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South Africa clean sweep ODI series

india Updated: Dec 03, 2006 23:35 IST
Highlight Story

There's been a lot of talk about the importance of consistency and India seem to have finally got the hang of it.

On Sunday, on a gloriously sunshiny day, to the sound of rocking music and watched by a home crowd who couldn’t stop laughing, India completed their one-day journey in South Africa by handing the Proteas a massive nine-wicket win, which also marked a 4-0 series whitewash for the hosts.

The loss was India’s 12th in the 15 completed games since that ill-fated tour of the West Indies this summer and as mentioned earlier, it at least proves they’re consistent in something.

Or maybe a couple of more things, as they look like they can’t bat, can’t field and their bowling, which looked like it had come together somewhat in this series, comprehensively fell apart the first time they were asked to defend a target.

In a quaint coincidence (or perhaps the DJ has a sense of humour), the song that was playing as the last completed over of the series began was Country Roads, Take Me Home and more than a few players who are staying back for the Tests could be forgiven for wishing they were joining Mongia, Raina, Kaif and Agarkar on the plane back to India.

First, India crawled to and collapsed exhausted at the finish line (with Kumble’s wild swing off the last ball of the 50th over) for 200. And then Graeme Smith (79) rediscovered his form and, with AB de Villiers (92*) put up a blistering 177 ball, 173 run opening partnership that savaged India.

By the time he left, a process was practically complete and the Indians had been left thoroughly shell-shocked, their bowlers made to look like unfortunate club bowlers (or make that clubbed bowlers) called up to give the Proteas some net practice.

South Africa are obviously pitiless, and not very gracious hosts — they made sure they inflicted perhaps one of the worst drubbings possible right at the end and left India so badly battered that they did not have the heart to raise a whimper.

From an Indian viewpoint, the games have been strangely insipid and (one-sided as they are) all the dramatic action has not been between the teams, only intra-team, whether it was South African selection committee convenor Haroon Lorgat and Smith having it out in the middle, or of course, the whispering Camp Divided that was once Team India.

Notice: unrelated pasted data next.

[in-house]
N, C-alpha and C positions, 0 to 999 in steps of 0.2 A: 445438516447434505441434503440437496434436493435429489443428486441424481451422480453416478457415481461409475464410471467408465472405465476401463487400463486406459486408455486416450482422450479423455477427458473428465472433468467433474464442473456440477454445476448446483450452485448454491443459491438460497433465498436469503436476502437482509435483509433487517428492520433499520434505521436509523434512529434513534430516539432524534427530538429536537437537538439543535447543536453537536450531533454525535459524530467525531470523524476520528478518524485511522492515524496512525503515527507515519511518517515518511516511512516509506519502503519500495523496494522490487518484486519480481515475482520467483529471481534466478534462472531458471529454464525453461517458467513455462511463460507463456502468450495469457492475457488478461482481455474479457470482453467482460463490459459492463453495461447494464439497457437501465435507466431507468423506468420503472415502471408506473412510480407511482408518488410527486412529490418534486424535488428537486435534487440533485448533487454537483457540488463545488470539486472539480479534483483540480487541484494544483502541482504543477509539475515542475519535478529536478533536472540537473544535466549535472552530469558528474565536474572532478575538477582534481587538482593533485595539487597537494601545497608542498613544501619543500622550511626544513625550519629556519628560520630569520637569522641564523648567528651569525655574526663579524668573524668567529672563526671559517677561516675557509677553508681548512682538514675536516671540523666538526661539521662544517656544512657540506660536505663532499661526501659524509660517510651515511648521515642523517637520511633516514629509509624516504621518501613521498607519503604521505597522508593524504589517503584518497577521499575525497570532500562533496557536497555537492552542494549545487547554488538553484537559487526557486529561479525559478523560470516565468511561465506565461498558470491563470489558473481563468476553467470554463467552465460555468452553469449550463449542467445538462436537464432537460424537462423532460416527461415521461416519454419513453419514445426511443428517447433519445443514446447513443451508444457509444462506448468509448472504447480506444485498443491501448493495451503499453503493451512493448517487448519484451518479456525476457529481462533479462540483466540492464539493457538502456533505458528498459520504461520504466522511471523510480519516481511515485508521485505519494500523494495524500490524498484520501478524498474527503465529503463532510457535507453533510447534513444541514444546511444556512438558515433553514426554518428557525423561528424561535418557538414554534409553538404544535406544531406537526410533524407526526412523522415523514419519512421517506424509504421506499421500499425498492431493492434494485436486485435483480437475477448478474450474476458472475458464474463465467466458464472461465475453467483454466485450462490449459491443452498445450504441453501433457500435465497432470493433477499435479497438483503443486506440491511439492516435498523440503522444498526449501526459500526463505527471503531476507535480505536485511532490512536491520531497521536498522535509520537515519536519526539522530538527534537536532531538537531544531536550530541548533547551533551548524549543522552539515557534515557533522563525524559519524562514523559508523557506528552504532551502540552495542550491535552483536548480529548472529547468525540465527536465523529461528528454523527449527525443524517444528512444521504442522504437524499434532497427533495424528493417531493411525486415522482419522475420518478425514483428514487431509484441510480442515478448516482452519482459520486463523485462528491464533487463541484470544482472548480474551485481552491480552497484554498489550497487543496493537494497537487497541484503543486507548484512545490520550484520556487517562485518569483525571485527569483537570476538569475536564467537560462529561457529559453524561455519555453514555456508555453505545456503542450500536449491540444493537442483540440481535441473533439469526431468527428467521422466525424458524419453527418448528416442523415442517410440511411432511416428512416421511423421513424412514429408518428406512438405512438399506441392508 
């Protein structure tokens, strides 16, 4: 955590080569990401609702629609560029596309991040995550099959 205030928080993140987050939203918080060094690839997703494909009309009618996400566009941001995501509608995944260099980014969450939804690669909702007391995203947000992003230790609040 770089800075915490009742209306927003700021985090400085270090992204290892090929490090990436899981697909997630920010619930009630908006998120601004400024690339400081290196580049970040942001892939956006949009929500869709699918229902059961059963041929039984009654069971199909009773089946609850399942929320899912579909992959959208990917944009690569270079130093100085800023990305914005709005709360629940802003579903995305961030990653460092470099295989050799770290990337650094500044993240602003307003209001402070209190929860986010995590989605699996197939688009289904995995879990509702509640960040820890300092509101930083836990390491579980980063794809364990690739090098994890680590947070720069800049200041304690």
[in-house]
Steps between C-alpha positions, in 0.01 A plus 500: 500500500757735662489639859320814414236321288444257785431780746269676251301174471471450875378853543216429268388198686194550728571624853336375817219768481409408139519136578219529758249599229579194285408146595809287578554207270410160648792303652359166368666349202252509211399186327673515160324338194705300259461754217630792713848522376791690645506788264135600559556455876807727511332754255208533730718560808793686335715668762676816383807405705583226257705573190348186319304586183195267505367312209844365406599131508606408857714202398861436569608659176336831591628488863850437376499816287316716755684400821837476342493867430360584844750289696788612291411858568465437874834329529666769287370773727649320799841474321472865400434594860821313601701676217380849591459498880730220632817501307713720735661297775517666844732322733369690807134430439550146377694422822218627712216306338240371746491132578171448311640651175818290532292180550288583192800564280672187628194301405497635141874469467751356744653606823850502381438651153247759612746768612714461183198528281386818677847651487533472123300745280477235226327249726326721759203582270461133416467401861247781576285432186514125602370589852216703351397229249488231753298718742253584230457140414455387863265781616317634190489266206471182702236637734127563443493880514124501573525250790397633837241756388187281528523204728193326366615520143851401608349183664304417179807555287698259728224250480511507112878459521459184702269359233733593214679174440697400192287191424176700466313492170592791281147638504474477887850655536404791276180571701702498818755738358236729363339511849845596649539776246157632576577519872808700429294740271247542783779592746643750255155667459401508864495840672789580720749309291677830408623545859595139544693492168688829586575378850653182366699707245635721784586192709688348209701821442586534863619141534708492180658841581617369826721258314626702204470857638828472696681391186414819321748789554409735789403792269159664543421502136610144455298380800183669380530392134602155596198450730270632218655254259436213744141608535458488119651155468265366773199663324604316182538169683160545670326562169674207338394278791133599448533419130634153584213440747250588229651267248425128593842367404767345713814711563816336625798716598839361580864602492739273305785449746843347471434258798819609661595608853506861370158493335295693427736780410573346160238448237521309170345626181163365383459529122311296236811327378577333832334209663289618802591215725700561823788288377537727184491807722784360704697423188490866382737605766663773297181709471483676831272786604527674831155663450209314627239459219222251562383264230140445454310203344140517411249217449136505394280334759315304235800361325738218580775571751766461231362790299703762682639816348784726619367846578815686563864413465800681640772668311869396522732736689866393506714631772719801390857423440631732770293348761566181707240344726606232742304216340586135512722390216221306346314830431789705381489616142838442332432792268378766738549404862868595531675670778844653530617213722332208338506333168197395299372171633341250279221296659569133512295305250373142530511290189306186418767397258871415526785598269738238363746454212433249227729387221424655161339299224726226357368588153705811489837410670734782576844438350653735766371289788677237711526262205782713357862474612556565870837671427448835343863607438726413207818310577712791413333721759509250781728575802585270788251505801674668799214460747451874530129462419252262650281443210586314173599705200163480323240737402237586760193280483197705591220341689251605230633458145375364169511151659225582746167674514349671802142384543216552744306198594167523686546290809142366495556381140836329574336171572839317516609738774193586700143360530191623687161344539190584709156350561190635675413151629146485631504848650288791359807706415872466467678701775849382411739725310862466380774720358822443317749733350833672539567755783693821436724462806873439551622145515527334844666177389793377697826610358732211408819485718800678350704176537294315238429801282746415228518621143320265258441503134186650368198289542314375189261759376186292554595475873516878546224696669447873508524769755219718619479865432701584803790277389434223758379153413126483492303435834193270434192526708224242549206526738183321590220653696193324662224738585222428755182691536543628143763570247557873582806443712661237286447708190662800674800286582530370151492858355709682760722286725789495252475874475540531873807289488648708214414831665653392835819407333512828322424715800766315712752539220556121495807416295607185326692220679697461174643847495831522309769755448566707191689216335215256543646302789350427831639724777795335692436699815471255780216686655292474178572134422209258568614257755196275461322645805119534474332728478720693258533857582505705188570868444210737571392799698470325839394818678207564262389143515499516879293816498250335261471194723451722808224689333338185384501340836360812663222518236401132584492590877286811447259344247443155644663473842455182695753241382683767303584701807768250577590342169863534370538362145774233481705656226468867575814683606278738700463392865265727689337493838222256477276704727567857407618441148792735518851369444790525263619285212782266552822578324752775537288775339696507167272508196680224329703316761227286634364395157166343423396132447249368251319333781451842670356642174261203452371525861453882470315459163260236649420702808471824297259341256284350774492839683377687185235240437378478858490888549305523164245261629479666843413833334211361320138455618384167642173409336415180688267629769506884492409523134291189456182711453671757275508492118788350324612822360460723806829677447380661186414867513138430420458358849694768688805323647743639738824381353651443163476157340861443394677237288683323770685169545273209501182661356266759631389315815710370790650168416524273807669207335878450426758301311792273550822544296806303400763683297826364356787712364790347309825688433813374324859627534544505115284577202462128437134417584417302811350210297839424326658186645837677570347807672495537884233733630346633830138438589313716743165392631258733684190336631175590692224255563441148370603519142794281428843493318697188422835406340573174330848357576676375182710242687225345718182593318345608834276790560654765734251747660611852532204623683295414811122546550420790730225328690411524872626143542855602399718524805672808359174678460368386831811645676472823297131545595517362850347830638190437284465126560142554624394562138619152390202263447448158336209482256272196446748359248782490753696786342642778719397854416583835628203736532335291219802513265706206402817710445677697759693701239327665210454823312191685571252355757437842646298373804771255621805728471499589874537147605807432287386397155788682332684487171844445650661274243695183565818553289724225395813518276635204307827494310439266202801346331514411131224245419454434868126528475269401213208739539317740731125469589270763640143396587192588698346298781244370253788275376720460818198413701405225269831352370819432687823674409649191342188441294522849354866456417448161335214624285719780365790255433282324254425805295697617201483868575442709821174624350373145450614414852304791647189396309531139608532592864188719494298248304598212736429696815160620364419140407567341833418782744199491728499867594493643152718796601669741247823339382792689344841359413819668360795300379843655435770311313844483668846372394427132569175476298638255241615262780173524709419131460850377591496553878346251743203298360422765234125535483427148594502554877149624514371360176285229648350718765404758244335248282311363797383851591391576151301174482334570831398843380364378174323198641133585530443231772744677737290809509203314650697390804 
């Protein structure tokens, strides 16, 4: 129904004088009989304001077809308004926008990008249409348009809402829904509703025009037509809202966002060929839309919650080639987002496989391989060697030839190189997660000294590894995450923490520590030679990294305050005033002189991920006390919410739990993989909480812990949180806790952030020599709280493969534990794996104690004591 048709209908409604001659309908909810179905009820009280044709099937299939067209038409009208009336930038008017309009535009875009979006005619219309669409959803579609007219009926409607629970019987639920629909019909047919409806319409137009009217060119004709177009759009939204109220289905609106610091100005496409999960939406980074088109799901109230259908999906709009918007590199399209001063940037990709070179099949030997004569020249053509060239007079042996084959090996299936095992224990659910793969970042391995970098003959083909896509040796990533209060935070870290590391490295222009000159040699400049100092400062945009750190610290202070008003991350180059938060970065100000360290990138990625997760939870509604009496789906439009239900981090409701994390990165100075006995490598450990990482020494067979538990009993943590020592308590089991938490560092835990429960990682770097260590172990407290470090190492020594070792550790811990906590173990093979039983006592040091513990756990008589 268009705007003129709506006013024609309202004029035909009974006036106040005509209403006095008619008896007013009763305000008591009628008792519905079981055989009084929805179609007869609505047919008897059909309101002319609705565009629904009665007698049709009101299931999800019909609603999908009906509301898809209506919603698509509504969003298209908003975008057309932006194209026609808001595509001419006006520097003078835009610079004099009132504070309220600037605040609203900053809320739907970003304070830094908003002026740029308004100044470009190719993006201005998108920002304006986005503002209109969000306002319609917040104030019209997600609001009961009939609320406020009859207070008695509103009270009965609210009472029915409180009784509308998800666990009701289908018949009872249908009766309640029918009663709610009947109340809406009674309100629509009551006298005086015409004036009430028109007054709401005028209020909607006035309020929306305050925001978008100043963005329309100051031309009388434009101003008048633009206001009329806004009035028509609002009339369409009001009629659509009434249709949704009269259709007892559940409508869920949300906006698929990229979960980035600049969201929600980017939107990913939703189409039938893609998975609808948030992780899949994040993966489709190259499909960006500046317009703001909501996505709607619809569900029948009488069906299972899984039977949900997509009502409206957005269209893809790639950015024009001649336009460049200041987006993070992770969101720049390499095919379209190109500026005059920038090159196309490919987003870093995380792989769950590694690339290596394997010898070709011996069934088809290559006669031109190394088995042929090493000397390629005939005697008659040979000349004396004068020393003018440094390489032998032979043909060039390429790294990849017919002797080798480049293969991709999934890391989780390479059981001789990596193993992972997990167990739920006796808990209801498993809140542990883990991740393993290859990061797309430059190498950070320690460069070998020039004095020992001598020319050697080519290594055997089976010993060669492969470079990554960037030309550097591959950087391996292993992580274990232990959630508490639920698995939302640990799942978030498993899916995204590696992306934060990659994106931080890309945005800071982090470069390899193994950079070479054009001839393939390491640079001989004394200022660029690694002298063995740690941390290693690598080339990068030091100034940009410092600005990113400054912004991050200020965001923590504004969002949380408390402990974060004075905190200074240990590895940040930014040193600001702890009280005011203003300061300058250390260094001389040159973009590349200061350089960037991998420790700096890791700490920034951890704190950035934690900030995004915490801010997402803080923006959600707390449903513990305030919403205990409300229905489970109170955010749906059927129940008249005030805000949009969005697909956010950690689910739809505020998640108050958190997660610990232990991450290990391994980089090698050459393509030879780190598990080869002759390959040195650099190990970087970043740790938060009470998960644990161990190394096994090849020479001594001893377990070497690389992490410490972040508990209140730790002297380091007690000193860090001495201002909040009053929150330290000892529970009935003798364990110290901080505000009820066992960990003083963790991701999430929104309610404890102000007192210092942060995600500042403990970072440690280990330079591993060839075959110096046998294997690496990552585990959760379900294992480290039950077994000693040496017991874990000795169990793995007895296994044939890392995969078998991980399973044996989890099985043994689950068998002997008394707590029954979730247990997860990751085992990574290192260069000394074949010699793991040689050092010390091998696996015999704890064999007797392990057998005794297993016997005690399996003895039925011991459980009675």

In the only ‘positives for India’ (given the number of times they use this, this is evidently the Indian team management’s favourite phrase) they actually managed to bat 50 overs, and managed to get to 200 for the first time since getting here.

That they did was due to a painfully slow rebuilding process by Tendulkar and Mongia after the amazing Shaun Pollock had taken out both Sehwag and disappointingly, Laxman, in similar fashion (pushing at a ball moving away).

Both Mongia and Tendulkar looked unsure and (dare one say it about The Man himself?) insecure out there in the middle but they put up 85 runs together after India were 18-2. But it was a crawl: Between overs 10 and 15, India got a solitary run to move from 25/2 to 26/2.

For a man ranked among the all time greats, Tendulkar has looked distressingly mortal and rather fragile in the recent past. He tentatively pushed at deliveries, played and missed every now and then and seemed generally indecisive. He twice changed his bat and got his first boundary with his third bat only in the 16th over.

And if Tendulkar can be this way, what to say of the others?

For the South Africans, the highlight of the tour so far has been Pollock’s marvellous bowling that has set up game after game for them early on and also, their fielding. They have backed each other up superbly.

On Sunday, AB de Villiers dived full length to his left at cover to see off Tendulkar, Nel came running in from the long on fence and dived forward full length to hang on with both hands to a Dhoni skier, Pollock slid forward to his left to take a Harbhajan edge that went up to third man.

There was verve and nerve, things that India have patently lacked. And the results have only been a reflection of this — India are just not good enough.

The happy part? Thankfully, we do not have to see any more shambolic one-day displays and can hope (somehow, it never dies) that the Tests will be better. Doubtful, but we could start praying!

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